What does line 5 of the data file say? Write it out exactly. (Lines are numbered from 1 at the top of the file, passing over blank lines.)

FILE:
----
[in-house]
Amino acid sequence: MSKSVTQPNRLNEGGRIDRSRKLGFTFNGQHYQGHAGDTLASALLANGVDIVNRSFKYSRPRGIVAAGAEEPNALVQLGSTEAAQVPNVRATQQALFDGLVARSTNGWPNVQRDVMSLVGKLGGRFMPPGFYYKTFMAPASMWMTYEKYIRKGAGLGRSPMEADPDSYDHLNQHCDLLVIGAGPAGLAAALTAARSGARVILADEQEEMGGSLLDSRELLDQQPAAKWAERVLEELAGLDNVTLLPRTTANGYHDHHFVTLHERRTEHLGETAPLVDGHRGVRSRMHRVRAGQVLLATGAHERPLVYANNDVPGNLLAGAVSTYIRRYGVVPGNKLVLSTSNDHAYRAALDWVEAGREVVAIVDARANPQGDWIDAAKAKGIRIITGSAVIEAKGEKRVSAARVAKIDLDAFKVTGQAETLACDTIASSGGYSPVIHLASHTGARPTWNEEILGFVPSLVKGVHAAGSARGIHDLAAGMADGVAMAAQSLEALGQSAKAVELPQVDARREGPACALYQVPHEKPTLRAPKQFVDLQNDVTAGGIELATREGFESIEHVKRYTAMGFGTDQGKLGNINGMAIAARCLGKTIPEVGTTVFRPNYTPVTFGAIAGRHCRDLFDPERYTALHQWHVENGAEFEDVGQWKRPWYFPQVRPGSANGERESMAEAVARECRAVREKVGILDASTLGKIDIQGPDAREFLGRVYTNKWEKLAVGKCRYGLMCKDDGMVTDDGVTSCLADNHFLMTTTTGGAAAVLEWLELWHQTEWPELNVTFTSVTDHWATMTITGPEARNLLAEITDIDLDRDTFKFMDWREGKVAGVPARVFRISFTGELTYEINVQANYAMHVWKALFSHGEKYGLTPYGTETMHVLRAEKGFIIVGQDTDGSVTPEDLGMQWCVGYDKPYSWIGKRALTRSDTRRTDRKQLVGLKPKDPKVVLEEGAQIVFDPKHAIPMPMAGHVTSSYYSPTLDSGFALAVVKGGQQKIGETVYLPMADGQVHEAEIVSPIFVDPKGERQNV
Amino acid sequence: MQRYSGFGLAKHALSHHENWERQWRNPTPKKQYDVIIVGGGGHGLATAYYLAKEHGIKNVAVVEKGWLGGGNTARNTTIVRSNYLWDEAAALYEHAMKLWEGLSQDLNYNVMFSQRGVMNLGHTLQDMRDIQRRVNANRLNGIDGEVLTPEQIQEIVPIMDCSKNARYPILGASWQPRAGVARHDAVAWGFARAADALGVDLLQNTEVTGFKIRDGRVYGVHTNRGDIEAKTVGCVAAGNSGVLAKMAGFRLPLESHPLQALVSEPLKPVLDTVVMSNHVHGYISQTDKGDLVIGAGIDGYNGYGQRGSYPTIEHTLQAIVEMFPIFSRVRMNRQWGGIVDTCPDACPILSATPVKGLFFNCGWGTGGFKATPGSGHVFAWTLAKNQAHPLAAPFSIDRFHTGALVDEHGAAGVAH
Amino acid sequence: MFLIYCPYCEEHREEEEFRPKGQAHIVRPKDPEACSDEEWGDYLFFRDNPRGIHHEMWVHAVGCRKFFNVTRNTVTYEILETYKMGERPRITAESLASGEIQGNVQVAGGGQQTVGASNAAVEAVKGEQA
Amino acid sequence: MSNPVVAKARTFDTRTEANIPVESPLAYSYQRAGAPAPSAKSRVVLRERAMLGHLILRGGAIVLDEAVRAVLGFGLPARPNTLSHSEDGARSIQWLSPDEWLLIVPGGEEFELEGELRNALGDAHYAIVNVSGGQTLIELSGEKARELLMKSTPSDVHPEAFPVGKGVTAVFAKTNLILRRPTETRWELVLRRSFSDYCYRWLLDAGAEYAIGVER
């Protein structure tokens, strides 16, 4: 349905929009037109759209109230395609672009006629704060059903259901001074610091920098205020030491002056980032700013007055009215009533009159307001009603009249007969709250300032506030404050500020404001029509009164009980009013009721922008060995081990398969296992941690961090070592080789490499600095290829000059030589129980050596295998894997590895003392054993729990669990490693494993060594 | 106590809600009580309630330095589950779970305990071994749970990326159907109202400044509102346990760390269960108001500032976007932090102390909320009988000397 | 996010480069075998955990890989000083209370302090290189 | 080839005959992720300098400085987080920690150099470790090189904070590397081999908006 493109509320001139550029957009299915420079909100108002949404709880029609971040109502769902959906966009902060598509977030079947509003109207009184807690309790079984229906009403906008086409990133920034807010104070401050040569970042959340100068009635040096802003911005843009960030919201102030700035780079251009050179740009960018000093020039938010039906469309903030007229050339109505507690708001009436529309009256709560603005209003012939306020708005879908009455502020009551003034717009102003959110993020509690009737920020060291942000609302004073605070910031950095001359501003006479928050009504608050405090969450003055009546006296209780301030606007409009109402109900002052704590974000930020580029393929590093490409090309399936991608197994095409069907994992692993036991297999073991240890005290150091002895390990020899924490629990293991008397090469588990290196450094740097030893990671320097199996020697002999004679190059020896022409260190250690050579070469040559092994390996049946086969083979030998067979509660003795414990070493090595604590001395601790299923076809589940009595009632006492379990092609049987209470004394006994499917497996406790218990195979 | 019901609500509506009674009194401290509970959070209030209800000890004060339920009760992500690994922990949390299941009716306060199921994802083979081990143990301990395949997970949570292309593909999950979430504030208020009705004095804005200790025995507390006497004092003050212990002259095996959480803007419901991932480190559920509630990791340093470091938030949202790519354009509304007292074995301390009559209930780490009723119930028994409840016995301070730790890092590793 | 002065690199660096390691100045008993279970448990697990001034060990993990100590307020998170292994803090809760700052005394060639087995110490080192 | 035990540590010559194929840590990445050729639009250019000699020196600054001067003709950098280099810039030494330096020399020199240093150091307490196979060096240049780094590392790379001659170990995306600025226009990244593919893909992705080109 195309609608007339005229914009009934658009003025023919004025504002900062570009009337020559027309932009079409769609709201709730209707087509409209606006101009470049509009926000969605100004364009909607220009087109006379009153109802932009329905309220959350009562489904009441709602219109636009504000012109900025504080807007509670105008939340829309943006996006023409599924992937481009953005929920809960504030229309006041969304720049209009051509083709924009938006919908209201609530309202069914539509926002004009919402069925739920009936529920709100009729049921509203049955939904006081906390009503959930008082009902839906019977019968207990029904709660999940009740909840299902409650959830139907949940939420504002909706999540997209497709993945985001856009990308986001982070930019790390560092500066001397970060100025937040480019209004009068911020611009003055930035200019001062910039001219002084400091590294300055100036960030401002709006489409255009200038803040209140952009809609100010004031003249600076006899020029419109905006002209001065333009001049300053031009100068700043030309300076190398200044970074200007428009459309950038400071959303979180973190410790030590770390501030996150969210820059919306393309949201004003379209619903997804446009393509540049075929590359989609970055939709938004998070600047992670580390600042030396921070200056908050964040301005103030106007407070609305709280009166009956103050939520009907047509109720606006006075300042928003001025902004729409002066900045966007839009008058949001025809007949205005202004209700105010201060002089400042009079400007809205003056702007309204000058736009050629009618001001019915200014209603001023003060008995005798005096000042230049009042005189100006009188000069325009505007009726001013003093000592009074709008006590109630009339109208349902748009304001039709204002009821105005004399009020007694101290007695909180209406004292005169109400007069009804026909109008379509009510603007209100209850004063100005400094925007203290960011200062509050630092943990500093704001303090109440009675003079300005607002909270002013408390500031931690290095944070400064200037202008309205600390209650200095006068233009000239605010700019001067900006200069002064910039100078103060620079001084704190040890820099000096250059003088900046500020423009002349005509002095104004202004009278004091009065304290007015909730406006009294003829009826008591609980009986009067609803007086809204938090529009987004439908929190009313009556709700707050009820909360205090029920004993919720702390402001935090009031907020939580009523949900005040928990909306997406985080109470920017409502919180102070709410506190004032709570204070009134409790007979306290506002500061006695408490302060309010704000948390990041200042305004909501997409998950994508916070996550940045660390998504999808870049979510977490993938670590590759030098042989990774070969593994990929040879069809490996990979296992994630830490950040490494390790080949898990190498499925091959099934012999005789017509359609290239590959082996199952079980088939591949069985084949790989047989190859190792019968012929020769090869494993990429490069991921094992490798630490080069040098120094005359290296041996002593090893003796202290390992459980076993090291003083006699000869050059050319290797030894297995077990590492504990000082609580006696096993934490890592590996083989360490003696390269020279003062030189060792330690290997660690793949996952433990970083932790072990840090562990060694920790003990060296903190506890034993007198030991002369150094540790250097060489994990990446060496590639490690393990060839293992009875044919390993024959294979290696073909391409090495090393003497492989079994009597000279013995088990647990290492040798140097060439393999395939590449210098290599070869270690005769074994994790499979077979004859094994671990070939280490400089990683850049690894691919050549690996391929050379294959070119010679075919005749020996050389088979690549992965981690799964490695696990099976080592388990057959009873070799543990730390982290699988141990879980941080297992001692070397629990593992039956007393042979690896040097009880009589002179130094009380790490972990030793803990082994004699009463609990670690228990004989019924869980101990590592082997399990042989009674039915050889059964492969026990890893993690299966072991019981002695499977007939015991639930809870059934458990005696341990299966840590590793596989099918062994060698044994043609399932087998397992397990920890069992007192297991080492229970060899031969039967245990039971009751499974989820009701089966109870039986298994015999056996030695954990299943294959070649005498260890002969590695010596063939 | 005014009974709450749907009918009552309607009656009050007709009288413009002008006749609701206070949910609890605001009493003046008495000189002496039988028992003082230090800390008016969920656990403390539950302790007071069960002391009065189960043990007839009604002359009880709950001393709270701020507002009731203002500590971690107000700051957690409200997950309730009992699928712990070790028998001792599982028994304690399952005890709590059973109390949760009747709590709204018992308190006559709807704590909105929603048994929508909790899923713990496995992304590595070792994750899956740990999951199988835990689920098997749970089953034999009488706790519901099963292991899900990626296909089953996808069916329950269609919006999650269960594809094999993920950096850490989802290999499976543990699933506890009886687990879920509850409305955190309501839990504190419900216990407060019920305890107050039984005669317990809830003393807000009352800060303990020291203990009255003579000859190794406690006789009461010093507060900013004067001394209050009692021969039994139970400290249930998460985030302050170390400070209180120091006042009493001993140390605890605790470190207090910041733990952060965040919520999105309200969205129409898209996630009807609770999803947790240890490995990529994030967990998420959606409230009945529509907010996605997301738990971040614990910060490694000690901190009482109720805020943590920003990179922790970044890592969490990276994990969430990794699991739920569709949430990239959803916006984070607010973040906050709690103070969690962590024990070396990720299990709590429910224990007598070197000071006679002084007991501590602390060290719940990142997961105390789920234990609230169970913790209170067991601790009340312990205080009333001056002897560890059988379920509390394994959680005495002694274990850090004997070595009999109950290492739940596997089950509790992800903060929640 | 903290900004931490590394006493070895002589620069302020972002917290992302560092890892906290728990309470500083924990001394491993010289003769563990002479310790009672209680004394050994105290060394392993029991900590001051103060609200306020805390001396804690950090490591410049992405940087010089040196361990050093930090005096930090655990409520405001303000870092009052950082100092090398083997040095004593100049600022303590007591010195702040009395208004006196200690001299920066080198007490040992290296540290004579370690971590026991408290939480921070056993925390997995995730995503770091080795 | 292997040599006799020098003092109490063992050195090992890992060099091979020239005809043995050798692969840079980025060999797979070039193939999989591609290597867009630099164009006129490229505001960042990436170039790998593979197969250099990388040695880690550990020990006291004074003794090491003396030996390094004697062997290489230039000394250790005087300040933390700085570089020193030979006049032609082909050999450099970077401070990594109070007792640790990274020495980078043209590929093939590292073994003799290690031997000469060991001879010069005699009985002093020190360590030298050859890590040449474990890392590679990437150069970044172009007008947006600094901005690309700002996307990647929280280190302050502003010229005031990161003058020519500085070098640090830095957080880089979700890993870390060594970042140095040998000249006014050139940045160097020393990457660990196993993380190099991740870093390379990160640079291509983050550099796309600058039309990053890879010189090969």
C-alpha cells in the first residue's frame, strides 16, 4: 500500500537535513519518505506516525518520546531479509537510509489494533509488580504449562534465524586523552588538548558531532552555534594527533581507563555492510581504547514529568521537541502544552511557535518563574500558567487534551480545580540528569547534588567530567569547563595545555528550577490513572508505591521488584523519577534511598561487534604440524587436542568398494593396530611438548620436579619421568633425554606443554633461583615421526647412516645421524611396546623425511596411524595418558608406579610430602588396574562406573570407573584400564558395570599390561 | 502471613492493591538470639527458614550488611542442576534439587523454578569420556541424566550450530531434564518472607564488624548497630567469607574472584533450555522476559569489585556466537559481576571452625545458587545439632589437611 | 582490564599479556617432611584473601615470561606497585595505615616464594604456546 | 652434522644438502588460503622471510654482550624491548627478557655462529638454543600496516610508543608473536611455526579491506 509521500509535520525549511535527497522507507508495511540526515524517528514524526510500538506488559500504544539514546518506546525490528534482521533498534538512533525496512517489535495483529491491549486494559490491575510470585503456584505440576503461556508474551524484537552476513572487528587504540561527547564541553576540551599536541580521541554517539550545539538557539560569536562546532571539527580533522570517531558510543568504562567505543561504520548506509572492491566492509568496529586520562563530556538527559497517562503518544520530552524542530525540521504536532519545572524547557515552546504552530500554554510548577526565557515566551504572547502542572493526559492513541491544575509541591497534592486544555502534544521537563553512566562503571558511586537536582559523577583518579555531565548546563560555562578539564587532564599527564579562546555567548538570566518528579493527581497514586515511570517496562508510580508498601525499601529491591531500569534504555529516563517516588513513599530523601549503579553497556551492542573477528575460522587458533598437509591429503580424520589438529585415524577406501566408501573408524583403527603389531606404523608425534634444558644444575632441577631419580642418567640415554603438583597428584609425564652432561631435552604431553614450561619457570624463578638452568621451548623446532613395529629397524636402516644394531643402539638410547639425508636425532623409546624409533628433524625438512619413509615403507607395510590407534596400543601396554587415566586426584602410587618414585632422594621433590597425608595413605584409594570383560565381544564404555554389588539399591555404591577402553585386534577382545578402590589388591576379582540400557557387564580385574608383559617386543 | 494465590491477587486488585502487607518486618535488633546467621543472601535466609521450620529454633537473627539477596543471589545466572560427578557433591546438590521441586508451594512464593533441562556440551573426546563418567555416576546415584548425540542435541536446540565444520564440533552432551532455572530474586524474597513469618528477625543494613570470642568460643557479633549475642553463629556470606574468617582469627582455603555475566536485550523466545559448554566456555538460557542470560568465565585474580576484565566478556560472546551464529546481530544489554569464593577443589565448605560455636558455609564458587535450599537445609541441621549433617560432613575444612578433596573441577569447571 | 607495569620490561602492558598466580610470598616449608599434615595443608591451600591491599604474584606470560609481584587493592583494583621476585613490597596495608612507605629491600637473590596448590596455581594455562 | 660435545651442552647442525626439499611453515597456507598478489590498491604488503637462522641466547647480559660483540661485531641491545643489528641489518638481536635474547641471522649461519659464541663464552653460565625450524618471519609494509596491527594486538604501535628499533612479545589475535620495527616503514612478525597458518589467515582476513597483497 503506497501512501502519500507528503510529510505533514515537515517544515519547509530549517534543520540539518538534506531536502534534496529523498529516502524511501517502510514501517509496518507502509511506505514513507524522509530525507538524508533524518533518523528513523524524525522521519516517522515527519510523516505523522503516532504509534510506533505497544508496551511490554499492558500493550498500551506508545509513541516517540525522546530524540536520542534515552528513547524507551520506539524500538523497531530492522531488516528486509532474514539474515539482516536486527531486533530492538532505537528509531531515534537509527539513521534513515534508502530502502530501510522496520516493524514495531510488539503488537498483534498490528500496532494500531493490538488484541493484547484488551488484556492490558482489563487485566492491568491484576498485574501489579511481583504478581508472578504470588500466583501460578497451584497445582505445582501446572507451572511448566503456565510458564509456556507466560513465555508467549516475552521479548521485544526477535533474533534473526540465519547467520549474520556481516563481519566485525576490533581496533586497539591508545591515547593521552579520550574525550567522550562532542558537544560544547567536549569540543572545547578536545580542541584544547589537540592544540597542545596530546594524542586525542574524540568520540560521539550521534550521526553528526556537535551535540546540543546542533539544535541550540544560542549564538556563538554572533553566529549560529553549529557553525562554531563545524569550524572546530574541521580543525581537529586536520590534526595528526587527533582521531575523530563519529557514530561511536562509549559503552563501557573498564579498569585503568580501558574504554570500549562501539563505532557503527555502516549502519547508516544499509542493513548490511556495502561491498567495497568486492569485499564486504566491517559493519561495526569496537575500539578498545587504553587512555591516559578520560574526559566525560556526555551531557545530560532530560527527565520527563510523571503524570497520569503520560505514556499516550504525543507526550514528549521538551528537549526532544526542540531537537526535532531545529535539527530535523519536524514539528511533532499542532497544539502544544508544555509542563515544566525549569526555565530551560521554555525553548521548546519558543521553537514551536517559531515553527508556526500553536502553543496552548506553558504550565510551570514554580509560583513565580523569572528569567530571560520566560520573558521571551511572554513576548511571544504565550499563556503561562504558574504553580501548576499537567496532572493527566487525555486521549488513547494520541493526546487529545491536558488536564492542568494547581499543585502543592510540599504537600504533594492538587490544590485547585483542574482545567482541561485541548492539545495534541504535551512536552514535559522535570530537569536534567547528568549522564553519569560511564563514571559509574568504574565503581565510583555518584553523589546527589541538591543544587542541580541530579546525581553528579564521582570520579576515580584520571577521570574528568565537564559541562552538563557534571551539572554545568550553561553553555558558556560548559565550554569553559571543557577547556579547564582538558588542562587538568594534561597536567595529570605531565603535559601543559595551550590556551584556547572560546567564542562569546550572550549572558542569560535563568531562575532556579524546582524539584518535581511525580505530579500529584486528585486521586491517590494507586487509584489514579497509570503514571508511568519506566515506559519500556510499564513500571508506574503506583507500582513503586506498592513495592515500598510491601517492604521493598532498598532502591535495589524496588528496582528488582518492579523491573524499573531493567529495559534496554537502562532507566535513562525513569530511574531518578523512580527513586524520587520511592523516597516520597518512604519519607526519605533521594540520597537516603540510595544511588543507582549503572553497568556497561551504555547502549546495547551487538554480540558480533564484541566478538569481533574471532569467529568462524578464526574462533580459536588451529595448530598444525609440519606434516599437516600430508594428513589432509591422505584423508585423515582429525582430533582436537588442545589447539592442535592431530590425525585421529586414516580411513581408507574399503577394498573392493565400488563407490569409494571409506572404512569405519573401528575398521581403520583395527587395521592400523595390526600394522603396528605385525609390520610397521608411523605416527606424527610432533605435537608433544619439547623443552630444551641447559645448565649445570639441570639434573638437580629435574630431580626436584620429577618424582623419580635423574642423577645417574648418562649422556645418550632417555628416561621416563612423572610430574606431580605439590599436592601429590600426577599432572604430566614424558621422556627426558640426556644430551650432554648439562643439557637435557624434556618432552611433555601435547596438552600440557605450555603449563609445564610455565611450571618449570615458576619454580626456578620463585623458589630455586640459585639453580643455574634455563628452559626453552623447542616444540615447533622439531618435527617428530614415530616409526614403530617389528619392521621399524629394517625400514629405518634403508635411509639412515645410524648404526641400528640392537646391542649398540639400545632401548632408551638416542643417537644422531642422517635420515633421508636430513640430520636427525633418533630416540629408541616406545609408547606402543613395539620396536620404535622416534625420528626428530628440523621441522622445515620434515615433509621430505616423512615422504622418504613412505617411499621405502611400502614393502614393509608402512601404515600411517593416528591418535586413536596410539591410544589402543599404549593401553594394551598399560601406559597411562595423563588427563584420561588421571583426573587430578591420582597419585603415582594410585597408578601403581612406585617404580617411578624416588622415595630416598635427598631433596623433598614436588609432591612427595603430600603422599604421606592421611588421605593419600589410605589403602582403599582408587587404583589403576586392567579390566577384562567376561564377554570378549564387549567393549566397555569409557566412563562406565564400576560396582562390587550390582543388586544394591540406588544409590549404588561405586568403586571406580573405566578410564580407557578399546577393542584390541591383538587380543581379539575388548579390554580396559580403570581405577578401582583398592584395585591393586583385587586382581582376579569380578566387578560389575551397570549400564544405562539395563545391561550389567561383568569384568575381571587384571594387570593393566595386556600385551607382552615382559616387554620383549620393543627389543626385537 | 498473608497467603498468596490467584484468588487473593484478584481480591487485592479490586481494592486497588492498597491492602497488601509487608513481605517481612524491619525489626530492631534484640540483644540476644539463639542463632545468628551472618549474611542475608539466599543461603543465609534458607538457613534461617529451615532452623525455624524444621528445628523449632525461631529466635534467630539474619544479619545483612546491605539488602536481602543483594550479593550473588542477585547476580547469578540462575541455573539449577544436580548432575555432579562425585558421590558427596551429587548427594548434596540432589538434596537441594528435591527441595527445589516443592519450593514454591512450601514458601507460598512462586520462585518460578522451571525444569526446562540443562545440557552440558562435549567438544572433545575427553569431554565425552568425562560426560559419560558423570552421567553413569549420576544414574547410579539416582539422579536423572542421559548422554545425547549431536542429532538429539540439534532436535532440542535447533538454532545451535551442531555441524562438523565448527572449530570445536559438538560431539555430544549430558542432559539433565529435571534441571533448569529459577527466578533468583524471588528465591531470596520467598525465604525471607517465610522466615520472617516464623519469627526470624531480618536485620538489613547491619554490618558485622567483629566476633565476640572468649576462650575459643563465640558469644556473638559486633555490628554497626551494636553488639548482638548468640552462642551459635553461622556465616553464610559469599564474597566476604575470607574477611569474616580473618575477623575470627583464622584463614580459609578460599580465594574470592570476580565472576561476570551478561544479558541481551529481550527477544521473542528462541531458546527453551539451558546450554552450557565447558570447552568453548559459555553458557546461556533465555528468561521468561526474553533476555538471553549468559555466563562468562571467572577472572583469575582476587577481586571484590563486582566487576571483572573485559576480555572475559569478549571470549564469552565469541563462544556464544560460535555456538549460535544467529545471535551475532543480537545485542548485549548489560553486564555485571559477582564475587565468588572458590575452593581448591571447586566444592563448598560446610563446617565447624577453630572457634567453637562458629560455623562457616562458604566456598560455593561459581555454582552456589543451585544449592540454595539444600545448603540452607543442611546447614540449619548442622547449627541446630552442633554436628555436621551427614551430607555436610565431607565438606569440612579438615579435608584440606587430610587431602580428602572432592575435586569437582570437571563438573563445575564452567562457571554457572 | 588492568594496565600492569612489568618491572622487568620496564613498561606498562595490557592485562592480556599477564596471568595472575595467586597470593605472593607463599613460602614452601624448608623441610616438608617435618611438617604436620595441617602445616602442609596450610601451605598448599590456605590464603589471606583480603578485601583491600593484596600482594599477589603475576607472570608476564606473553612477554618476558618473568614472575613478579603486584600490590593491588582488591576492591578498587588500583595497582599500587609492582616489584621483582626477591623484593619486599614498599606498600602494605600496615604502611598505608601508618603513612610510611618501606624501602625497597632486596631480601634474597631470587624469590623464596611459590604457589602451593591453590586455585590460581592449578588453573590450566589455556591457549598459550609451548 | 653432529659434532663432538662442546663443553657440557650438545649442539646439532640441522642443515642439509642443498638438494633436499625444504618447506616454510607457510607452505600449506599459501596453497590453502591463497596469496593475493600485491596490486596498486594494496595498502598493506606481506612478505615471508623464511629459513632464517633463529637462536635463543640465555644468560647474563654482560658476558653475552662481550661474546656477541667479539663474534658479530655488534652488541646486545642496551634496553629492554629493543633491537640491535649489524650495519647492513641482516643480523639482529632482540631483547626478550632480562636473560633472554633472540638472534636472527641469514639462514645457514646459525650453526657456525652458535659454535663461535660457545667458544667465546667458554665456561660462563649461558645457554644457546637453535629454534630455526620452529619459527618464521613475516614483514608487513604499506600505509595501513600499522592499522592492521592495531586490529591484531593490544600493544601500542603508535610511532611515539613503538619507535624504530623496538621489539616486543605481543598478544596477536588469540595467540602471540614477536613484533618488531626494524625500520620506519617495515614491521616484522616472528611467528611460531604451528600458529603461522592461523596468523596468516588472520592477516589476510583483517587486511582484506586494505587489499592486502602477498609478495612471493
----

Amino acid sequence: MSNPVVAKARTFDTRTEANIPVESPLAYSYQRAGAPAPSAKSRVVLRERAMLGHLILRGGAIVLDEAVRAVLGFGLPARPNTLSHSEDGARSIQWLSPDEWLLIVPGGEEFELEGELRNALGDAHYAIVNVSGGQTLIELSGEKARELLMKSTPSDVHPEAFPVGKGVTAVFAKTNLILRRPTETRWELVLRRSFSDYCYRWLLDAGAEYAIGVER